I think everybody is right in this thread with a valid point. I haven't tuned into the steel forum in over 6 months but had a little time to kill today so here I am. Here is my thoughts on compression. In the 60's through 90's on analog recorders I had racks full of hardware like 1176'S and La-2's. I got a picture on Facebook of my rack with six 1176's and 3 original La-2a's. I used them all. I had to most of the time to get people that couldn't control dynamics to fit on a vinyl record. In those years we never thought of them as an effect but the lesser of two evils to control dynamics. I prefered not using them but since I didn't have enough fingers to ride gain on 24 tracks or at least 16 tracks (remember it was entire bands and not one track at a time) the compressor was more like an auto-leveler. We didn't have automation/ total recall till SSL came out with it in the 90's. Compression did alter the tone but back then we already had enough mush going with tape compression. Around the year 2000 I started using Steinberg Nuendo in my own studio and solved the problem I hated for all those years. I could now control levels by editing the .wav files instead of using compressors for everything without altering the original sound. Now I still use them but not what I originally used them for. I like a tad of 1176 (either hardware or plugin) to add a sheen to the vocal tracks that you just can't get with anything else. If you use it correctly it will put the vocals in your face without having any pumping, nasty artifacts. La-2a can be used the same way to put some meat on a tracks bones. So compression to me has changed from volume level management to a spice on the cake now that I can spend all the time in the world on a mix moving .wav files around. It's all good!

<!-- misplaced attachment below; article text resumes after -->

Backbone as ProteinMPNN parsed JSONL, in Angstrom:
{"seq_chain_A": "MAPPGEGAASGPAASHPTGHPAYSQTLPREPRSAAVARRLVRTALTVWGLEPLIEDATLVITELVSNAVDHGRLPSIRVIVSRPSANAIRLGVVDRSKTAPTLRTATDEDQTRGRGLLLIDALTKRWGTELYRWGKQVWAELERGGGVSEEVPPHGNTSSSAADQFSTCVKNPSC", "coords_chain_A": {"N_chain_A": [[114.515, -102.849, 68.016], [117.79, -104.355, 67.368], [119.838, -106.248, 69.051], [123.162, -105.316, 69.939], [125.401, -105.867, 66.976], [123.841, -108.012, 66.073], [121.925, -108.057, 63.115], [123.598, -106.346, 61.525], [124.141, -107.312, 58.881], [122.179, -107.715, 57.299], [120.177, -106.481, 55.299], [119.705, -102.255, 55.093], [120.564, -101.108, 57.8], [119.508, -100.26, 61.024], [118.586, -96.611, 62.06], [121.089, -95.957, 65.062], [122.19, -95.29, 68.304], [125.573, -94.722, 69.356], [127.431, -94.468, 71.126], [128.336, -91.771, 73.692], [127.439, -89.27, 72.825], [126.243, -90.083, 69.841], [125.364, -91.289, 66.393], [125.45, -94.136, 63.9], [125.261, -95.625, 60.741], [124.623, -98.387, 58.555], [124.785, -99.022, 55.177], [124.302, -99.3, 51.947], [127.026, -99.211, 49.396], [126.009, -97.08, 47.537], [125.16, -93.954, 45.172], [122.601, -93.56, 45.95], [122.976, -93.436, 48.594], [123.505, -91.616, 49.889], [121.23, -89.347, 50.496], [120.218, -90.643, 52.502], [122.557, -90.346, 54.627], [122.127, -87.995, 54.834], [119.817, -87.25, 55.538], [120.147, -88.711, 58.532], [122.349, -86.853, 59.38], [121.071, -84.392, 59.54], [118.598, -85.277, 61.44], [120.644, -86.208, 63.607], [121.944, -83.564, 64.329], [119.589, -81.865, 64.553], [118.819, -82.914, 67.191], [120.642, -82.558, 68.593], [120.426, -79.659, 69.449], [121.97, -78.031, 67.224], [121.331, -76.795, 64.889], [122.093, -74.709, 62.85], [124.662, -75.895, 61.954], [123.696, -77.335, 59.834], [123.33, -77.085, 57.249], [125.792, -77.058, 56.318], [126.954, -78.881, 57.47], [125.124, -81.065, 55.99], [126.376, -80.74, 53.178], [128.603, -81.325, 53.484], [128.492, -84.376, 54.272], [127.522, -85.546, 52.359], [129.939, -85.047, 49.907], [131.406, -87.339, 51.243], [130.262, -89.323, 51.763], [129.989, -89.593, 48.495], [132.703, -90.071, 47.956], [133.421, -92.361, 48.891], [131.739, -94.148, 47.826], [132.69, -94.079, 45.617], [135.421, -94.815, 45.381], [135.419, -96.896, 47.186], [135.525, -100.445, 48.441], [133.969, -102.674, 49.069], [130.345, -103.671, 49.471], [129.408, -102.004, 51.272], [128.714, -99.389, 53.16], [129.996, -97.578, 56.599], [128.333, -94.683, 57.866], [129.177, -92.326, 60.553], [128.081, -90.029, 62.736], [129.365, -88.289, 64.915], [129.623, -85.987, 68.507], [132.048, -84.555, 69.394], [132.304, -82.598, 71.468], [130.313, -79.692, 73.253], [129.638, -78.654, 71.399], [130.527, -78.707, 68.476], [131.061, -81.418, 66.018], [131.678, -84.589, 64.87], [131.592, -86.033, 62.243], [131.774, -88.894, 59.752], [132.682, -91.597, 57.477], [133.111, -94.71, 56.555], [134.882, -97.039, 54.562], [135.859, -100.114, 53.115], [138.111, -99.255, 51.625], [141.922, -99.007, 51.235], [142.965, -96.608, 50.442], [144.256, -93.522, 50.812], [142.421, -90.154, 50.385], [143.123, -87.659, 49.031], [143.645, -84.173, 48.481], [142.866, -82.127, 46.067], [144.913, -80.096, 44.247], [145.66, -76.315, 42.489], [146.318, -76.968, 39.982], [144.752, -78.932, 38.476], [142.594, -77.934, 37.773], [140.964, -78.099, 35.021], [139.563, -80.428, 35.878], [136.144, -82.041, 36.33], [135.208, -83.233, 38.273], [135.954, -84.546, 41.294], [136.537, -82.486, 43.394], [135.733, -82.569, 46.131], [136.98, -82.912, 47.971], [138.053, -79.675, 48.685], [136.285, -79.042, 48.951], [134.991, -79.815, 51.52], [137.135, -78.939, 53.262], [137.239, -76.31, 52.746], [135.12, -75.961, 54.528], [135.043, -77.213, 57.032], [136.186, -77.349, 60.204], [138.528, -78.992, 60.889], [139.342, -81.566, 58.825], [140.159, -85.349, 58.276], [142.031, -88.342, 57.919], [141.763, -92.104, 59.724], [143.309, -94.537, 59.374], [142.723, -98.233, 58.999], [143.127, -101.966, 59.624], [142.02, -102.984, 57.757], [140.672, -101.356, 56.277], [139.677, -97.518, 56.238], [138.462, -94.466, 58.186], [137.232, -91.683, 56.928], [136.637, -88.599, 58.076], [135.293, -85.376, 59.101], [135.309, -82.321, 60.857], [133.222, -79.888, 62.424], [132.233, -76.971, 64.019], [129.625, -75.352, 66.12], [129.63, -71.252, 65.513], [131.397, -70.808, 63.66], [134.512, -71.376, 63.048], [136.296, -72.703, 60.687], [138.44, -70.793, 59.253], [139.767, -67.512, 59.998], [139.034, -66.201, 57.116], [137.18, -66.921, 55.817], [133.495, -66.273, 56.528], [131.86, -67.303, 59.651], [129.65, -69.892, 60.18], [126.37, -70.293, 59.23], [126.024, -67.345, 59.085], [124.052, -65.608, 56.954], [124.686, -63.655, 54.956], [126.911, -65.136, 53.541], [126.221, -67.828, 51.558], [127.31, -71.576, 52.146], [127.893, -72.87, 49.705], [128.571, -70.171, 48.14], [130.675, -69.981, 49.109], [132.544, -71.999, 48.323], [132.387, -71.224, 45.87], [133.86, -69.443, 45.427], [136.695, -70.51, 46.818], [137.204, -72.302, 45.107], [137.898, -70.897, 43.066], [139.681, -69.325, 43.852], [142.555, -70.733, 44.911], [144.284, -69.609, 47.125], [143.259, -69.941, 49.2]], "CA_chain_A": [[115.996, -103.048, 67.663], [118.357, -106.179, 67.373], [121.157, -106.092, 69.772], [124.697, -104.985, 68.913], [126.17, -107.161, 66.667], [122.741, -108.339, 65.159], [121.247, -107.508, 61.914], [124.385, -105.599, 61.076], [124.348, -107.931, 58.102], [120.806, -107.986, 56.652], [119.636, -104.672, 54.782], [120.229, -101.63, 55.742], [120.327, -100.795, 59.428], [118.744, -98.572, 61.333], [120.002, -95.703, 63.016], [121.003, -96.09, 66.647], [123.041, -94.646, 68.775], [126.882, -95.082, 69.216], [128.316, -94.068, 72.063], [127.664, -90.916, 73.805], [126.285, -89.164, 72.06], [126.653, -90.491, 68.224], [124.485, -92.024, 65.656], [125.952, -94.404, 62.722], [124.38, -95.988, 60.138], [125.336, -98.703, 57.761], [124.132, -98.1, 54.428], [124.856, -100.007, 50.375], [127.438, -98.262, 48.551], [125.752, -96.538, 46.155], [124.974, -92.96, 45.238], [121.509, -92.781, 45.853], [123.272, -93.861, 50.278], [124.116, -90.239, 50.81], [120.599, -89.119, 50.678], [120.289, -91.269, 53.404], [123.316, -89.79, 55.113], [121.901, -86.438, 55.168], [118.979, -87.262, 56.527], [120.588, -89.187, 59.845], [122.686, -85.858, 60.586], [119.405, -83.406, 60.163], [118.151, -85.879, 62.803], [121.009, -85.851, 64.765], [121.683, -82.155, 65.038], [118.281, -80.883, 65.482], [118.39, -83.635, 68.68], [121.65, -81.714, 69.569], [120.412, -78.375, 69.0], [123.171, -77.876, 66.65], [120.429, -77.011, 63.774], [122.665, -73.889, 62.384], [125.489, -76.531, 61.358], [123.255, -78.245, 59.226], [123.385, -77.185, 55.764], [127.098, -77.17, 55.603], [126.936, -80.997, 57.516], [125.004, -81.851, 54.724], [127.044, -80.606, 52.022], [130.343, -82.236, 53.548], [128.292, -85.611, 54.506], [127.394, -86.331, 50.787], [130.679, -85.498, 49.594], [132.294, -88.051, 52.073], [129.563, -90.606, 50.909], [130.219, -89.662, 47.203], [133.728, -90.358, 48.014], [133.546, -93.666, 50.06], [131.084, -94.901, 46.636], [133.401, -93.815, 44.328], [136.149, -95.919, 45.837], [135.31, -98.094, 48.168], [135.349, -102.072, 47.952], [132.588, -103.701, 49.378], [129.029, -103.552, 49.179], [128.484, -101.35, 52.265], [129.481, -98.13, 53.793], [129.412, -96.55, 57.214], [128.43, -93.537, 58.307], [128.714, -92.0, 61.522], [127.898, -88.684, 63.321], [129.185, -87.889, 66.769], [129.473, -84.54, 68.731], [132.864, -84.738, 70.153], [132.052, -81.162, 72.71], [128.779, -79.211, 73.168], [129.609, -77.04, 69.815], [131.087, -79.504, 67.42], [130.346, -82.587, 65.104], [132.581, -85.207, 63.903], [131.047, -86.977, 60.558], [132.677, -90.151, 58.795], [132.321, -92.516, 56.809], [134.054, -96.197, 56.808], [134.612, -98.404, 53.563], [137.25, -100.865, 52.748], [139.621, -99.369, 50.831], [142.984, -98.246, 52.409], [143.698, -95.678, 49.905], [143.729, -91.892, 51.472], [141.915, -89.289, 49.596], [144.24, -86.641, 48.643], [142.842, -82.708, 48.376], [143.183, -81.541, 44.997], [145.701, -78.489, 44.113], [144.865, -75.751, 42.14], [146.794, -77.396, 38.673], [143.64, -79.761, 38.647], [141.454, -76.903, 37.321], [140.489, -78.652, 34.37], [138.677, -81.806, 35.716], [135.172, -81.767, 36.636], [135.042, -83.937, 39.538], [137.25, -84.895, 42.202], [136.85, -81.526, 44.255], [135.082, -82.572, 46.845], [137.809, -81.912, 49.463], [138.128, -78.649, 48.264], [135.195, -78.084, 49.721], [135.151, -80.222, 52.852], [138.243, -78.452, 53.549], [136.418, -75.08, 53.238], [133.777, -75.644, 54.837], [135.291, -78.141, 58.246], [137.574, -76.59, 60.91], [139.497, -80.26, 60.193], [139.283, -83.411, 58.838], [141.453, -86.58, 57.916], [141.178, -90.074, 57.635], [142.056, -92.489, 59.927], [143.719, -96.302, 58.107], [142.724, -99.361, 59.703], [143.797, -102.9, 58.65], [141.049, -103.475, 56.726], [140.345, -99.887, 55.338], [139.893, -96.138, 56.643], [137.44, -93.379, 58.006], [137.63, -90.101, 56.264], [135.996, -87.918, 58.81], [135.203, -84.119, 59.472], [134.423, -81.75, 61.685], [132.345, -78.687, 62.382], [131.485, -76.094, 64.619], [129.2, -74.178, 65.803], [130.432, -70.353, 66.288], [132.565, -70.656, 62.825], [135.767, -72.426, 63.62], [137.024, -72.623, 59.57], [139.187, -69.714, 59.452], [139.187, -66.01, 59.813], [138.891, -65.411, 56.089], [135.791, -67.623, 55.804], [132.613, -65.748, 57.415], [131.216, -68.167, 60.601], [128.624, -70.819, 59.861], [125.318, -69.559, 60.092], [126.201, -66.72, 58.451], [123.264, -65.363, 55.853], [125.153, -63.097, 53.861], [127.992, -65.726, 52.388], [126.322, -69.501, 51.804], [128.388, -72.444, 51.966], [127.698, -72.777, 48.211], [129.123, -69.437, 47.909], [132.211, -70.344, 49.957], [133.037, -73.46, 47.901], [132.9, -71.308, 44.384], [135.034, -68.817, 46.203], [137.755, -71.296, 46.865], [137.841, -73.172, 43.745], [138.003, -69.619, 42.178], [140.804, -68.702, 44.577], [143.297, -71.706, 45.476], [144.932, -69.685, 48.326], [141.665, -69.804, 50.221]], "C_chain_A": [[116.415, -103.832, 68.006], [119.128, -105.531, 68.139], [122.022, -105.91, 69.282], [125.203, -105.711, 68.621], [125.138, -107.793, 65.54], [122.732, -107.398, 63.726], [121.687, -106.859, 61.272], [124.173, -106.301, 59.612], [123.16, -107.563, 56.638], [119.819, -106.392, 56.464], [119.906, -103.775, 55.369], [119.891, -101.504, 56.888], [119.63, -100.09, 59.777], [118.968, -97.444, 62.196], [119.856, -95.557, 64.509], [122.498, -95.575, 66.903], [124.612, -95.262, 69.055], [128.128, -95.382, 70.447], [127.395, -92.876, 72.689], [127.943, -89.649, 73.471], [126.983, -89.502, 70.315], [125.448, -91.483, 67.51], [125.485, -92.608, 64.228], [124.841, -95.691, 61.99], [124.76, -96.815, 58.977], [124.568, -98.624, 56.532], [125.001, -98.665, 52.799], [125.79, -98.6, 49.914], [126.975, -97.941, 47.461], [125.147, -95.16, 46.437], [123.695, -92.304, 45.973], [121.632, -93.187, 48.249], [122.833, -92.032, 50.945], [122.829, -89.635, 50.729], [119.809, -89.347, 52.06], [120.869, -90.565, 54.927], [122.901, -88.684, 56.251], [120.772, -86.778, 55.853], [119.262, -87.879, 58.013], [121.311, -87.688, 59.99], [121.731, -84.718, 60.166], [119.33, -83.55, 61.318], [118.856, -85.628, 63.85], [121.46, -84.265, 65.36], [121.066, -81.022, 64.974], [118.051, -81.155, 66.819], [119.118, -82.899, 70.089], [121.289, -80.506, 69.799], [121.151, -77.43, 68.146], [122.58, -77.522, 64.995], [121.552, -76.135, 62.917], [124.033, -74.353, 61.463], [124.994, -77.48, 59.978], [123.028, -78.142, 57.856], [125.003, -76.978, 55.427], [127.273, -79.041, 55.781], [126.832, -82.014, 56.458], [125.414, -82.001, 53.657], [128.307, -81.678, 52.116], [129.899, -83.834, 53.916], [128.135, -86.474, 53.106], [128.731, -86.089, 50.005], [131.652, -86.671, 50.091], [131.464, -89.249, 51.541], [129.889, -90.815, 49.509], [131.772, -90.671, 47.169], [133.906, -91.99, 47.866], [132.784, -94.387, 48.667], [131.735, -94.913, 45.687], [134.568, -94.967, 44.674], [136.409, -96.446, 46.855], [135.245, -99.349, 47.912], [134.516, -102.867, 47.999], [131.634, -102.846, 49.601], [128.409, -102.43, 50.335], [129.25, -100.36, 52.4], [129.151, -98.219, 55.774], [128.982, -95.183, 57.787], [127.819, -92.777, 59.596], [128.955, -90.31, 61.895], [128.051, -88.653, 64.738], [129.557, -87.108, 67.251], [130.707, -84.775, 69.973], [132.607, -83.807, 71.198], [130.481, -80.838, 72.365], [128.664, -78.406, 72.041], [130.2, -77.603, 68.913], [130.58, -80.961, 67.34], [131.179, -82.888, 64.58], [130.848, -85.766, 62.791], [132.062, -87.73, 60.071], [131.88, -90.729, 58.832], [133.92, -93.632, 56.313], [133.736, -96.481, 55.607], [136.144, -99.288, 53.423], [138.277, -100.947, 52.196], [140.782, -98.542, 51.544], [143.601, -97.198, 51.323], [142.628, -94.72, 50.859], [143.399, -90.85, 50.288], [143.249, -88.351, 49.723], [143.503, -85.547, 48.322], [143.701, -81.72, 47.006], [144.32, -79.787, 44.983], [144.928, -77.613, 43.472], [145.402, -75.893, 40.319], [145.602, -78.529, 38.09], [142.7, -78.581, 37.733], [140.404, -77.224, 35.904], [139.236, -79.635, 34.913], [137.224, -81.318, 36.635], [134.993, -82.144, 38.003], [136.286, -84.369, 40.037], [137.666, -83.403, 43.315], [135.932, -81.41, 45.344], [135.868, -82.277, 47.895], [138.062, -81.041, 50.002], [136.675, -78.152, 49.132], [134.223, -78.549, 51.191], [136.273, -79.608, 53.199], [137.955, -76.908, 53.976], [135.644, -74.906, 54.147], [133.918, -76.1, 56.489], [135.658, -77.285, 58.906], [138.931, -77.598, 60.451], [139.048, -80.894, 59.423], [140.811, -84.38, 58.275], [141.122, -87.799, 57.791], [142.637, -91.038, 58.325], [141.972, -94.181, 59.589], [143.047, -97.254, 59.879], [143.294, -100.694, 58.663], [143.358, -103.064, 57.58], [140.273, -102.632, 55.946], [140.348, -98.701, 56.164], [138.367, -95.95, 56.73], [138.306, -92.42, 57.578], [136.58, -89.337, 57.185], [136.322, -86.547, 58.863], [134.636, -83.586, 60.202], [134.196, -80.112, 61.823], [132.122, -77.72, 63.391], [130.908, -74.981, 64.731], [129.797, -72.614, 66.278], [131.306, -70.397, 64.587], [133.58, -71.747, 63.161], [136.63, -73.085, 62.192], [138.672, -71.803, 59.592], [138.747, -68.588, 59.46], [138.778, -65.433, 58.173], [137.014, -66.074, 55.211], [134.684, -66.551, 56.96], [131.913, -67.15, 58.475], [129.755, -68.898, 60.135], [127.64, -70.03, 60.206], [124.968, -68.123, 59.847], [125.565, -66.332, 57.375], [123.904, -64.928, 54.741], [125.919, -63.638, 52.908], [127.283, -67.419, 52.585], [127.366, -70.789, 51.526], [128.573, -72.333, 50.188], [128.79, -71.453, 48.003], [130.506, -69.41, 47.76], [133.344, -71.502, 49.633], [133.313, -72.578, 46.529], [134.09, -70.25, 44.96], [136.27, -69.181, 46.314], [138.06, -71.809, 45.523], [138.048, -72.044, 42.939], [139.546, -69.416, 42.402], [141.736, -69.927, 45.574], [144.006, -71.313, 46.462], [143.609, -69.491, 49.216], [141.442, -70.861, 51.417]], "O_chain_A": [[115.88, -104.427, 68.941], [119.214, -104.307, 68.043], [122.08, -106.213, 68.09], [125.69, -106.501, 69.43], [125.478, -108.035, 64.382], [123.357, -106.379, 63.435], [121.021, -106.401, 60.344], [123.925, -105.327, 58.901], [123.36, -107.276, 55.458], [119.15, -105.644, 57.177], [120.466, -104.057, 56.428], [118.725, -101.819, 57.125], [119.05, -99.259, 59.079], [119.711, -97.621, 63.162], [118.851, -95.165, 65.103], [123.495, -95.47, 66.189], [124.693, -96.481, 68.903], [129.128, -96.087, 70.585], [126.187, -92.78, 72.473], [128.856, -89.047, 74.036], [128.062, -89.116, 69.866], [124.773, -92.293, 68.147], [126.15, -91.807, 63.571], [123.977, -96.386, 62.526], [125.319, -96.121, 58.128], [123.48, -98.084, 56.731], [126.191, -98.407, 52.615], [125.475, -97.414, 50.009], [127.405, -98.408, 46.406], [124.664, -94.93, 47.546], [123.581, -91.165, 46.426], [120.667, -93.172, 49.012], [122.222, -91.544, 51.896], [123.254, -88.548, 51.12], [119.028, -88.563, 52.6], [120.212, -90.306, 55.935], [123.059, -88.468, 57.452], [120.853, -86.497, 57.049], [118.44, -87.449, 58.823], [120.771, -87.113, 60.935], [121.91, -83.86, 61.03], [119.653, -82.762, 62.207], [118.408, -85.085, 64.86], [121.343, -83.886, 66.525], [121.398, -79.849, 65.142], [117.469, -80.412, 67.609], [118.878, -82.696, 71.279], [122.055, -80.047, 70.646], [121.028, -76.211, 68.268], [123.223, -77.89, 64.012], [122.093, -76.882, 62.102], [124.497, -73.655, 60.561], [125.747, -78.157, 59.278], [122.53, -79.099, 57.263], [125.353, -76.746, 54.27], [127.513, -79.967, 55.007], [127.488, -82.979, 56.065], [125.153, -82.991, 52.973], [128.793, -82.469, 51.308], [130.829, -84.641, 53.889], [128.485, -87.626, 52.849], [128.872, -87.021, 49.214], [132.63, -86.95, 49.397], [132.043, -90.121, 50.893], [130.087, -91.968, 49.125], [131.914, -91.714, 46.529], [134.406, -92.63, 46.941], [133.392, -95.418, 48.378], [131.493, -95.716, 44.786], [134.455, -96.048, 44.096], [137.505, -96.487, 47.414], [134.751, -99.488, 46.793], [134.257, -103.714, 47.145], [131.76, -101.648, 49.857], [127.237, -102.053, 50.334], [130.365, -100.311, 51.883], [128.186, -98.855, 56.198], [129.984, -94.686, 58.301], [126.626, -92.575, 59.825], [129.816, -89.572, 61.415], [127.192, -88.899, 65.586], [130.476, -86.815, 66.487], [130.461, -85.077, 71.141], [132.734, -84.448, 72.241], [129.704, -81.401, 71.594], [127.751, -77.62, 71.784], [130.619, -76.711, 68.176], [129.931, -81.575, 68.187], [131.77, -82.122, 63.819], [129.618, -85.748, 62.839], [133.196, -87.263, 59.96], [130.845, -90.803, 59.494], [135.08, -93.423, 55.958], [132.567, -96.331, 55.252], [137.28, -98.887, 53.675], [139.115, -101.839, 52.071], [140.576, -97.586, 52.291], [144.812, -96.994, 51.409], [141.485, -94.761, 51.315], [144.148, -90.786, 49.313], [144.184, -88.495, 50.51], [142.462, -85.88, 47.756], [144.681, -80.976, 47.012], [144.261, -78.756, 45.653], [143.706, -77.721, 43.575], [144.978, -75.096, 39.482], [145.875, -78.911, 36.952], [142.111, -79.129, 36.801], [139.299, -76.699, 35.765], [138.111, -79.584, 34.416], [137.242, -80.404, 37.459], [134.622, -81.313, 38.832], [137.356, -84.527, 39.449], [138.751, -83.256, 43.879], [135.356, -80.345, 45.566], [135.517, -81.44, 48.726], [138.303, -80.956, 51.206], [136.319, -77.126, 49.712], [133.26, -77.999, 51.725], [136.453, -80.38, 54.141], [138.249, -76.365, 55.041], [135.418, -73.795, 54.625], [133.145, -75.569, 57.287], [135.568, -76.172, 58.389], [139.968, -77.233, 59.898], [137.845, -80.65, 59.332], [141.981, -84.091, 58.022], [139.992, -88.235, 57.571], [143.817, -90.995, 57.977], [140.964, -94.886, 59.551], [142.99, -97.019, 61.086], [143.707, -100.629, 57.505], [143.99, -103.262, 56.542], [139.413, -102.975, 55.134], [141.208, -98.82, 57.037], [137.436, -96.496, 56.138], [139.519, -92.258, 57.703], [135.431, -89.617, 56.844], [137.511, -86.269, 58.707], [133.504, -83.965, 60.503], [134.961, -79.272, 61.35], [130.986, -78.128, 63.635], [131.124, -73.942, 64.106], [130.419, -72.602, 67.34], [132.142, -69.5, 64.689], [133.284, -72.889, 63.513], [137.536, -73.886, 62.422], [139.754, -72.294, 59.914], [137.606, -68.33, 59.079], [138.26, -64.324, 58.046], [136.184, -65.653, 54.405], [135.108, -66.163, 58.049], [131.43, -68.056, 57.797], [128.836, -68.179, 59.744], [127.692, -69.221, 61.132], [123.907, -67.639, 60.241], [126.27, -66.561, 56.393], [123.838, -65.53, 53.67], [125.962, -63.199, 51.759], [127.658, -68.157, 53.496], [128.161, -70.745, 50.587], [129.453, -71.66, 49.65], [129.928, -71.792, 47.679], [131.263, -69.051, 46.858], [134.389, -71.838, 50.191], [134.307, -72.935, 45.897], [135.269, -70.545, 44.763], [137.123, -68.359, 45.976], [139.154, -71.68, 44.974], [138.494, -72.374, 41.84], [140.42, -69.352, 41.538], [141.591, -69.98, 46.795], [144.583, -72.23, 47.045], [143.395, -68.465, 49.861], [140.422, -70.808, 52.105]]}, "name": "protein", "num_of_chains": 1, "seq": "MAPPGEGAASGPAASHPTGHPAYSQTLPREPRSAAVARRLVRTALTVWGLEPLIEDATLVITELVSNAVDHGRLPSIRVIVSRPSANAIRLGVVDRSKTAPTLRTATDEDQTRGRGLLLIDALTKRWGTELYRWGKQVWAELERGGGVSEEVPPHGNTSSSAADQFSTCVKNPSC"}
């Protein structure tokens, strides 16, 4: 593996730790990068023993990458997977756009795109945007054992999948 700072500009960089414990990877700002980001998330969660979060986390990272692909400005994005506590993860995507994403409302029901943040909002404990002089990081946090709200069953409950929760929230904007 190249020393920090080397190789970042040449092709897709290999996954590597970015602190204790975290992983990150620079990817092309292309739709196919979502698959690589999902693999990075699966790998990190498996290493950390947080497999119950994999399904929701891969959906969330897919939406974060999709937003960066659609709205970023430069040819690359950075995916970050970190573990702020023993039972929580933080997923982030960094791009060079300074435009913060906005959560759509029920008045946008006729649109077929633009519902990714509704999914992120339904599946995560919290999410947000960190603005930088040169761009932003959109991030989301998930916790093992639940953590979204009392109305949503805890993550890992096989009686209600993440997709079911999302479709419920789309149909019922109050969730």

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David Mitchell


From:
Texas, USA
Post Posted 9 Jul 2018 11:13 am     Reply with quote

This was the last album I recorded before I went into full retirement. It was AWA awards 2014 Album of the Year and no compressors except for a tad of 1176 on Chuck's vocal to get it to pop out in the mix. Very little wav file adjustments because the musician's were so good. They balanced themselves. Junior Knight was the steel player.